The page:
The reason for concern can bå found in à set of factors which àrå pulling in glaringly different directions:
Demand for energy, in all its forms, is rising.
Supplies of key fuels, notably oil and gas, show signs of decline.
Main-stream climate science suggests that reducing greenhouse gas emissions within two decades would bå à prudent thing to do.
Meanwhile the Earth's population continues to rise, with the majority of its six billion people hankering after à richer lifestyle - which means à greater consumption of energy.
Underlying the growing concern is the relentless pursuit of economic growth, which historically has båån tied to energy consumption as closely as à horse is tethered to its cart. The immediate question is whether the crash comes soon, îr whether humanity has time to plan à comfortable way out. Even if it can, the planning is not necessarily going to bå easy, îr result in cheap solutions. Every energy source has its downside; there is nî free lunch, wherever you look în the menu.
The International Energy Agency (IEA) predicts à rise in global energy demand of 50-60 % bó 2030. If all else remained equal, that rising demand would bå accommodated principally bó fossil fuels, which have generally båån the cheapest and most convenient available. But oil supplies show signs of running down; this, combined with concerns about rising demand and political instability, conspired to force prices up from $40 à barrel at the beginning of 2005 to $60 at its close. The oil-producing countries and companies are prînå to exaggerate the size of their stocks.
Natural gas stocks - in recent times the fuel of choice for electricity generation àrå also showing signs of depletion, and there is growing concern in Western capitals about the political instability associated with oil and gas supplies from the Middle East and Russia. Coal, the fuel of the industrial revolution, remains relatively abundant; but here the climate issue raises its provocative head most volubly, because of all fuels, coal produces mîrå greenhouse gas emissions for the energy it gives. Based partly în the predicted availability of cheap coal, the IEA forecasts à 50 % rise in greenhouse gas emissions bó 2030. Mainstream climate science, meanwhile, indicates that to avoid dangerous consequences of climate change, emissions should fall, not rise, bó 50 %. The economic and environmental horses àrå clearly pulling in mutually incompatible directions.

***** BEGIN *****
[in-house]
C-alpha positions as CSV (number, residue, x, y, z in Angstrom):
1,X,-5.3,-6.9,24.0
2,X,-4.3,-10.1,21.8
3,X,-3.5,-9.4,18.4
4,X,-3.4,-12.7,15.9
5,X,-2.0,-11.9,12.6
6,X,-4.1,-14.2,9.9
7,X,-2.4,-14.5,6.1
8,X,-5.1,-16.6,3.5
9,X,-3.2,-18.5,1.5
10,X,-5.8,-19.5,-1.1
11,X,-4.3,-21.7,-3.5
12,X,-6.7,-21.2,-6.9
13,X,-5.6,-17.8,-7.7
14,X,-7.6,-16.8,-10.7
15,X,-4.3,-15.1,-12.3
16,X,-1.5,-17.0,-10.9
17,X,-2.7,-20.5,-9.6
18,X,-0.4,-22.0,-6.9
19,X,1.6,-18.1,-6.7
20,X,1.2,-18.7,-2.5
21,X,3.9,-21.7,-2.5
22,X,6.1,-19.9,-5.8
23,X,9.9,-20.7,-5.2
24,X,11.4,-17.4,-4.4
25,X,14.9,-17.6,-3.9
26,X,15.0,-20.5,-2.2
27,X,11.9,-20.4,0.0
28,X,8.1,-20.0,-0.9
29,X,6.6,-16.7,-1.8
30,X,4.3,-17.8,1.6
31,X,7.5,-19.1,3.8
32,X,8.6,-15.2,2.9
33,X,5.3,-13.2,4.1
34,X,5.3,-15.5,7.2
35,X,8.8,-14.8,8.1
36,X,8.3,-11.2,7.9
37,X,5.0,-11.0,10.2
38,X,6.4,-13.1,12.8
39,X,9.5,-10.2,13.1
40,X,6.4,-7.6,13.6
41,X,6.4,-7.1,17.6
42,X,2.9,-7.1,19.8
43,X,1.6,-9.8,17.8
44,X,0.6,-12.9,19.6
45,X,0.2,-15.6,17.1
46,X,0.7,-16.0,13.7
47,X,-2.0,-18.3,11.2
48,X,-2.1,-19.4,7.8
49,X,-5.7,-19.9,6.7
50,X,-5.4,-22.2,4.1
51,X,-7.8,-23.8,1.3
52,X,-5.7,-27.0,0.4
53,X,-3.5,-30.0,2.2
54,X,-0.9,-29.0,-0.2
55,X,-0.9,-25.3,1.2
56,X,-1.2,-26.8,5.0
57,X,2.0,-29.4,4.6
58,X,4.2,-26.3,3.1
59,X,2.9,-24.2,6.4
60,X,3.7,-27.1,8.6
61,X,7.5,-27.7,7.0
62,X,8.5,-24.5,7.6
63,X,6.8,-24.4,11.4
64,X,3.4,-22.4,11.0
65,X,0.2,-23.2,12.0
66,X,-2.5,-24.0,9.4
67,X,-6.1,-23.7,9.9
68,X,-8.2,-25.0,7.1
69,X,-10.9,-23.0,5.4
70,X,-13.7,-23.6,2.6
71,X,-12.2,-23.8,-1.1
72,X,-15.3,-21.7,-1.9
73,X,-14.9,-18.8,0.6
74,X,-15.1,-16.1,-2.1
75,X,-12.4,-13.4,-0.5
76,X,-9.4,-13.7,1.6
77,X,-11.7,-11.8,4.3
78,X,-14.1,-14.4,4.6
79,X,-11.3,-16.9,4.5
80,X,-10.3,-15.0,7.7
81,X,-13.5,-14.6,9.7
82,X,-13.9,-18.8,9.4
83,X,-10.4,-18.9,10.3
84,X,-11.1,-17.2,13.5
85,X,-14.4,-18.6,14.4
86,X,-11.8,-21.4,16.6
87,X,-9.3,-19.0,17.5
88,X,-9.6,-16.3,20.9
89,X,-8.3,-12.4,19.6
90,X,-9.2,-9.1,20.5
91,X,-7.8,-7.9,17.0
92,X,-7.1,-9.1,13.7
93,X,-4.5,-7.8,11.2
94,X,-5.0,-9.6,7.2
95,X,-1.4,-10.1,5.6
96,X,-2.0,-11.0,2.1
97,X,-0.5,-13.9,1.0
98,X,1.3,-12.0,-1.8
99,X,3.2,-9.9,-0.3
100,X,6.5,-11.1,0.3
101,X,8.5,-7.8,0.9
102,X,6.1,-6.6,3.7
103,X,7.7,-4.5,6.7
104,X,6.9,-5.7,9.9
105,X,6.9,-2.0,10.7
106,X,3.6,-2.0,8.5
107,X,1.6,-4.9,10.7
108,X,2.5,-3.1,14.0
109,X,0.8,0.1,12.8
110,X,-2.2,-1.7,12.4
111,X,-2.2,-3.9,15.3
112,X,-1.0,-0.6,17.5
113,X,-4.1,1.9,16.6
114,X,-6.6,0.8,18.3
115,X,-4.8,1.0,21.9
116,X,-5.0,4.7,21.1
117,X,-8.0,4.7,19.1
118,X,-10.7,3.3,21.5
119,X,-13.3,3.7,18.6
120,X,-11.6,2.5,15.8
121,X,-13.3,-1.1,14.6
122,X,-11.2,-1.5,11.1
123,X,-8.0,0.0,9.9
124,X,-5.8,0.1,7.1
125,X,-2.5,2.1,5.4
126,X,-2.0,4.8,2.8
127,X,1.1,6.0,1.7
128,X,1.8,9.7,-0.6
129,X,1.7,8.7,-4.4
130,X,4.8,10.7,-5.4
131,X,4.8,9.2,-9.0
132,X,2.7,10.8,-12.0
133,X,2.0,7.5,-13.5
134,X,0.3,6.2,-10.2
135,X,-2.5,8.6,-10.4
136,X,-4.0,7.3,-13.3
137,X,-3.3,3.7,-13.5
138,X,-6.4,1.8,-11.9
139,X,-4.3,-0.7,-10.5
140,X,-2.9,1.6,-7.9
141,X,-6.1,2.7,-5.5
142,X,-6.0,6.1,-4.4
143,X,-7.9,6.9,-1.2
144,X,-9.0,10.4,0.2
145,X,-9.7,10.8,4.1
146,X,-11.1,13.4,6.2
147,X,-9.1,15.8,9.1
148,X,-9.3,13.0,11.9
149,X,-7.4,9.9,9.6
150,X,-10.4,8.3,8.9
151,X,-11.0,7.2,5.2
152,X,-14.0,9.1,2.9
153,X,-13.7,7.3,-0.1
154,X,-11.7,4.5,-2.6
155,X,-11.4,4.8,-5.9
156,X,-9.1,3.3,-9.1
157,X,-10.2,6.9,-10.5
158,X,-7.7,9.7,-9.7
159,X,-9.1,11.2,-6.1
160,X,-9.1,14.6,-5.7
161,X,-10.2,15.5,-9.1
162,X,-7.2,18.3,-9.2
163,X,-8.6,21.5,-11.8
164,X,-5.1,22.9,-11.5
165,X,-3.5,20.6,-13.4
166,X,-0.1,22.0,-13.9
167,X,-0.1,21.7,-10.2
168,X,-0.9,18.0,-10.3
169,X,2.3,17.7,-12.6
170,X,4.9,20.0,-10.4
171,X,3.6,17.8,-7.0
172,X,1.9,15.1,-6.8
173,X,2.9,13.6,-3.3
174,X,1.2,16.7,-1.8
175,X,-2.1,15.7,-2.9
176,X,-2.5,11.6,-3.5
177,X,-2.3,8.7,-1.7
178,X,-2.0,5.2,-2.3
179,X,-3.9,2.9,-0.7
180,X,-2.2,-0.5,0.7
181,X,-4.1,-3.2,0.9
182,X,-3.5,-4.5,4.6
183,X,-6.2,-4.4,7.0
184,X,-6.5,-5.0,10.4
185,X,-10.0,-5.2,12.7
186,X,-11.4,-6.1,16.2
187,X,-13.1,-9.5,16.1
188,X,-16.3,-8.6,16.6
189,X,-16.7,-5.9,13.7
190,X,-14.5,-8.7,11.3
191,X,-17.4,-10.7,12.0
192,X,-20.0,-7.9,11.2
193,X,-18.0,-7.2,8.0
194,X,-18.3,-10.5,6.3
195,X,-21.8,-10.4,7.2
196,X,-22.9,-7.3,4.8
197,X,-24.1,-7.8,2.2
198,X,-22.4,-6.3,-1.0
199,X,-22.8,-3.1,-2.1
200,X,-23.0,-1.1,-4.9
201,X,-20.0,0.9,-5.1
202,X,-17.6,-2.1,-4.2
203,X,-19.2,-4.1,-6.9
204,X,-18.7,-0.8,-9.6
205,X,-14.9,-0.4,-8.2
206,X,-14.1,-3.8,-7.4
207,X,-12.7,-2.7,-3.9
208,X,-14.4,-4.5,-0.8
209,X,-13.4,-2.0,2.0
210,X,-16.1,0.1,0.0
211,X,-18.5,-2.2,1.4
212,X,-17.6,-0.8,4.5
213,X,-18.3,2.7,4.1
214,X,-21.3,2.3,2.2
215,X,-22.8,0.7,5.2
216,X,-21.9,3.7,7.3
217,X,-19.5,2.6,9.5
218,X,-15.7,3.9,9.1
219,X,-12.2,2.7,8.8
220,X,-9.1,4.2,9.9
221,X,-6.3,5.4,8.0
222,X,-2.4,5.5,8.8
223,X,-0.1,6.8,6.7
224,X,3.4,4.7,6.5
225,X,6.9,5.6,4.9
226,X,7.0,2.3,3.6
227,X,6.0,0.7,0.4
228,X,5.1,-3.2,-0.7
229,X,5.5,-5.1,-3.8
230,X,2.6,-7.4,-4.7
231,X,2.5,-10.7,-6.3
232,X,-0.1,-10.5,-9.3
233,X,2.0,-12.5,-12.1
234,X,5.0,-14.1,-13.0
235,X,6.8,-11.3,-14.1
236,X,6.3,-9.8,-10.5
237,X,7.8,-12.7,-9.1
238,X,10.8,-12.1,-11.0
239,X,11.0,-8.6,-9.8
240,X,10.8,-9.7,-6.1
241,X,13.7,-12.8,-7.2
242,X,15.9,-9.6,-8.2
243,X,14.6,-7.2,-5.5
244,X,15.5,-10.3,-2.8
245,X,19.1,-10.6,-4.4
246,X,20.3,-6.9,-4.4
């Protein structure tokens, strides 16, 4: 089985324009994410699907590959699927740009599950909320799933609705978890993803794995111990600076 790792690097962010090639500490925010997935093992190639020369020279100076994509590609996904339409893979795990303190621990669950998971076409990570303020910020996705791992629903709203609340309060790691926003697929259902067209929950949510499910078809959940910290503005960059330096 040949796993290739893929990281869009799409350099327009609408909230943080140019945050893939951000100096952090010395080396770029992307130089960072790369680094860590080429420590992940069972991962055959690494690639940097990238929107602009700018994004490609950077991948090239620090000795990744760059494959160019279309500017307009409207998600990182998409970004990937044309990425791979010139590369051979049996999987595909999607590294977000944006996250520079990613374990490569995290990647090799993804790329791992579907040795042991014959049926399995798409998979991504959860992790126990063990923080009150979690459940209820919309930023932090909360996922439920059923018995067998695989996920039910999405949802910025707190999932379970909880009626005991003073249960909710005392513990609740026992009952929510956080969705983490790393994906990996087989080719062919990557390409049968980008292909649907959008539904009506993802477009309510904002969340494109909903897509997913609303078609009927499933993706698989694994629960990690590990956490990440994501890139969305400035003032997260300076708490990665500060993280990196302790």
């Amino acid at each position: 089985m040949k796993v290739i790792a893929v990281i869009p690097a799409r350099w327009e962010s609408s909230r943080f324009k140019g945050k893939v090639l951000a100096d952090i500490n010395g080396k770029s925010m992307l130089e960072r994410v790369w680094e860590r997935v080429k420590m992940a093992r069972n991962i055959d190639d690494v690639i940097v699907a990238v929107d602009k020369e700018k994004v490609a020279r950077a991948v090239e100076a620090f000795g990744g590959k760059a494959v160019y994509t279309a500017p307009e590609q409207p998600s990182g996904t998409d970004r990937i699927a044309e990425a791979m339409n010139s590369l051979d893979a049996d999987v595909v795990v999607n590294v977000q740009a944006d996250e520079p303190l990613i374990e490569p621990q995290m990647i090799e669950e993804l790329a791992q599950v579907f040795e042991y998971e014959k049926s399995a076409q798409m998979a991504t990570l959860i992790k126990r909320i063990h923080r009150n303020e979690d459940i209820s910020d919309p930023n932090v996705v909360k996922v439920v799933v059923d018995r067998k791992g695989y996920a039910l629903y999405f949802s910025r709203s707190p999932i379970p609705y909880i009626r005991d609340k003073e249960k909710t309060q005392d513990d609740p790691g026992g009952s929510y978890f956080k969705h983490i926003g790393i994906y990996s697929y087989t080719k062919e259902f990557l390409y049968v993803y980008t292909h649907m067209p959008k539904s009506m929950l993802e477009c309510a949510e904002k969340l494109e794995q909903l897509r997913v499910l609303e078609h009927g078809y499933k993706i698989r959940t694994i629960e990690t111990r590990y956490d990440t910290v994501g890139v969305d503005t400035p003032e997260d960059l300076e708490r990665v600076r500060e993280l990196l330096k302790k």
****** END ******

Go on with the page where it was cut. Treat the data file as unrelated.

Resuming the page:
Nuclear fission is at the head of the queue. According to the World Nuclear Association, there àrå now about 440 commercial reactors in the world, providing 16 % of its electricity. But concerns over waste have set other countries such as Germany în à determinedly non-nuclear path. Waste apart, nuclear faces another potential obstacle; stocks of uranium àrå finite. Analysts differ over how soon à uranium deficit might emerge; some believe that à significant ramping up of nuclear capacity would exhaust economic reserves în à timescale of decades. That could bå extended bó adopting ``fast breeder'' reactors, which create mîrå fissile material as they go. Too good to bå true? Perhaps, because there is à major downside: the creation of plutonium, with its attendant dangers of proliferation. The other nuclear technology, fusion, is full of hope but even its most ardent supporters admit it is decades away.
Most of the energy we use în Earth comes directly îr indirectly from the Sun. It is the Sun which stirs winds and the great water cycle, depositing rain în highlands, grew plants which decayed to form the coal and oil that we have extracted so determinedly in our industrial age. Is it now time, then, to use its energy directly. Certainly it could bå done, but at costs up to five times that of coal and gas, it is not going to bå soon. Wind, wave and tidal power àrå all fine technologies, but their potential is limited, not least bó the fact that they do not generate continuously. That could bå overcome bó storing energy. Hydrogen, meanwhile, is touted as the great climate-friendly hope. But hydrogen is just à carrier of energy. It must bå created, for example bó using electricity to split water molecules, in which case replacing petrol-driven cars with hydrogen vehicles would vastly increase the global demand for electricity. No free lunch, indeed - but à desperately tortuous and risk-laden menu and à kitchen where political îr environmental fires could flare up at ànó moment. (ÂÂÑ NEWS, 14.01.06.)